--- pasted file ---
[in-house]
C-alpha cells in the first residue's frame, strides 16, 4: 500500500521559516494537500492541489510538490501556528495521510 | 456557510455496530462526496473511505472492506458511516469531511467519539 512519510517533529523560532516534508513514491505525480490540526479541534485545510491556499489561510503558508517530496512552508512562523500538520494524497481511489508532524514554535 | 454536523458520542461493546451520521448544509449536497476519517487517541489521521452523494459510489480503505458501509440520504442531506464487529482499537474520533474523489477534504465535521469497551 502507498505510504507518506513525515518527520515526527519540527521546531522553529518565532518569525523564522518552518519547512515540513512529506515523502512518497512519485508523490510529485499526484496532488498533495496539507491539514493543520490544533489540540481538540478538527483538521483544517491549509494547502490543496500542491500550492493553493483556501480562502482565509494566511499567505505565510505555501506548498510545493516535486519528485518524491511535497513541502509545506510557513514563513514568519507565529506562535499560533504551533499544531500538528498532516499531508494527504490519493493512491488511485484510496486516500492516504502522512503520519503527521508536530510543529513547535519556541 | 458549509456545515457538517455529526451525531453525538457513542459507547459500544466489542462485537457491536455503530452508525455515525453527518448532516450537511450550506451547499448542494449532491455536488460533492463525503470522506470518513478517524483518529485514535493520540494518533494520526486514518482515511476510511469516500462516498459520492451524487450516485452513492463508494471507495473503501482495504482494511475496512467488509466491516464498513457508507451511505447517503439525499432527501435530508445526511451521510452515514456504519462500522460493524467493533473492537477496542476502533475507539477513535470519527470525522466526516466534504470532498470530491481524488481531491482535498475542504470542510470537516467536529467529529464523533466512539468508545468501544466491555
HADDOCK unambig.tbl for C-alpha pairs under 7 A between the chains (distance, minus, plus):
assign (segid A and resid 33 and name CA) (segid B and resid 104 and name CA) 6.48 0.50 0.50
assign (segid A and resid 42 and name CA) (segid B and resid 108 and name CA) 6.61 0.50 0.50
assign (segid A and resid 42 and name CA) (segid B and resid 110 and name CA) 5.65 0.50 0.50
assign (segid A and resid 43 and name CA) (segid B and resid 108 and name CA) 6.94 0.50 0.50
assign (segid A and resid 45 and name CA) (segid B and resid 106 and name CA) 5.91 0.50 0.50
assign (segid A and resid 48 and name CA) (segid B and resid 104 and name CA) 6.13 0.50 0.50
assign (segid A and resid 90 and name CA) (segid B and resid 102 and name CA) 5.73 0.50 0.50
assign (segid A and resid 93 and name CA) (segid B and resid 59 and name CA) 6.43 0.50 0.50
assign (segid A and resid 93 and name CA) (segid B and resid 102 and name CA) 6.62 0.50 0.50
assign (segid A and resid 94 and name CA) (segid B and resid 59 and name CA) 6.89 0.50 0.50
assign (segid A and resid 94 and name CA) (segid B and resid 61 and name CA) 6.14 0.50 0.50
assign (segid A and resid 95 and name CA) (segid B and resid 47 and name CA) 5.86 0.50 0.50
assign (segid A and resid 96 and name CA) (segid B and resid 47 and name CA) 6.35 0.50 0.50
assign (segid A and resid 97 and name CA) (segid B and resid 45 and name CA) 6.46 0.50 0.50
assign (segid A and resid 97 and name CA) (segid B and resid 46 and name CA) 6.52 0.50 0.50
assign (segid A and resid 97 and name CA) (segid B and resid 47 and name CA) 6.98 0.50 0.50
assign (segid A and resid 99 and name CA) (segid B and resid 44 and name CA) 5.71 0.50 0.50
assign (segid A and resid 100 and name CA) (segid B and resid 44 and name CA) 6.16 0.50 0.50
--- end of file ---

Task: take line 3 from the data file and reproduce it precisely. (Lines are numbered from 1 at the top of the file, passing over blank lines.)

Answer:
HADDOCK unambig.tbl for C-alpha pairs under 7 A between the chains (distance, minus, plus):